In our report, we argue for the need for a regional funding model that includes multiple tax revenues and tax-base sharing across regions. This is no easy solution. Regional funding and tax-base sharing can be difficult in fractured communities. New local-option taxes in Michigan require state authorization and local voter approval (some may even require amending the Michigan Constitution).

    Lack of reliable operational funding for public transportation underlies many of the problems associated with it. It is frequently identified as a major barrier to providing efficient and dependable services and contributes to continued declines in ridership and inability to attract choice riders (i.e., those that could drive, but choose public transit). 

    Federal funding can help to solve Michigan’s problems with public transportation

    The Infrastructure Investment and Jobs Act (IIJA) appropriates funding to address long-deferred infrastructure needs, including those related to transportation issues. The IIJA authorizes $550 billion over five years with Michigan in line to receive up to $4.3 billion in added federal funding over this time

    This increased federal funding is allocated to four major program areas: transportation, broadband access, water system improvements, and electric vehicle charging. Over half of the new spending ($2.6 billion) is allocated to address transportation infrastructure. While the majority of this funding goes towards federal highway apportionments, the state formula funding for public transportation includes $308 million in increased funding over the next five years (a 43 percent increase from the previous five year appropriation).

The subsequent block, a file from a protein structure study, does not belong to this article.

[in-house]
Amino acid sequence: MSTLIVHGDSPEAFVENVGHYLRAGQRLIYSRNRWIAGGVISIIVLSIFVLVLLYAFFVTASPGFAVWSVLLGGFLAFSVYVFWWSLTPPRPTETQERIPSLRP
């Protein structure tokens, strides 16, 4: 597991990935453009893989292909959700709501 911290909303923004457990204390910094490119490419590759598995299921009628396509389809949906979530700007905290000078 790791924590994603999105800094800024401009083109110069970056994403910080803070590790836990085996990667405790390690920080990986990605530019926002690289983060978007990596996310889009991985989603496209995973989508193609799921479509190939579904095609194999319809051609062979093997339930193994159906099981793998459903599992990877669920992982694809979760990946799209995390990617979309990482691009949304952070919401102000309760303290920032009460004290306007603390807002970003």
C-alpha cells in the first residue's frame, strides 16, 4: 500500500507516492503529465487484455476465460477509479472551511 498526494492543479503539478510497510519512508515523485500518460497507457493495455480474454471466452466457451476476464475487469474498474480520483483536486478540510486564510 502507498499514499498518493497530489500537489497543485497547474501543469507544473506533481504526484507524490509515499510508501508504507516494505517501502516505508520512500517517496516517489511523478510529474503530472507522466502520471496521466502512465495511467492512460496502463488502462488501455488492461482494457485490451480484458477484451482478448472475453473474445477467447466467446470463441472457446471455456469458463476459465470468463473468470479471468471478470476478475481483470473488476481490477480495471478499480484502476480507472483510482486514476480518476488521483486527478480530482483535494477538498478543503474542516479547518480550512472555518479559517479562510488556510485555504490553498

This massive injection of federal funding comes with matching spending requirements; for public transit projects, dollars have to be matched 50 percent for operating funding and 20 percent for capital funding. However, as we highlighted in a blog last month, the state appears well-equipped to meet any match requirements due to a surplus of available state and federal revenue. 

    Increased federal funding might not be enough to stop ridership declines

    While the increased funding will provide more federal dollars for infrastructure projects generally and public transportation specifically, the question is will state and local leaders use this money to improve transit services across regions or will it just be more of the same. Our 2019 report found that the state needs transformational change in how we govern, provide, and fund public transportation and related services (e.g., planning and zoning) in urban regions, not just nicer facilities and added bus routes or more electric buses. The question is if the federal funding can be mobilized to advance regional governance and policies that can lead to ongoing regional funding and support of public transportation. Attracting riders is even more important now since the pandemic led to such a large decline in transit ridership.

    In its 2021 report card for America’s infrastructure, the American Society of Civil Engineers estimated a transit backlog of $176 billion across the United States, which could grow to more than $270 billion by 2029. Further, the report found that 45 percent of Americans have no access to transit and much of the current system is aging with agencies that lack sufficient funds to keep existing systems in good working order. 

    Transit ridership was declining before 2020, and that has only been compounded by the pandemic. Total public transportation passengers in Michigan declined from 82.1 million riders in 2018 to 81.4 million in 2019 and 51.6 million in 2020. Ridership declines are exacerbated by service cuts, trip delays and reliability issues resulting from revenue shortfalls.

    The federal infrastructure bill addresses some, but not all, of public transit’s problems. The funding could broadly improve accessibility for rail line extensions or, more likely in Michigan, new bus routes; it will allow transit providers to make investments in bus electrification and facility improvements. While capital funding to build new bus stations and add bus routes is important, what transit systems really need is ongoing money for operations. Ridership is unlikely to increase without a sustained investment in operations that will allow for more reliable, frequent transit options for riders. This will require increased ongoing funding for operations, whether that funding is federal, state, local, or some combination.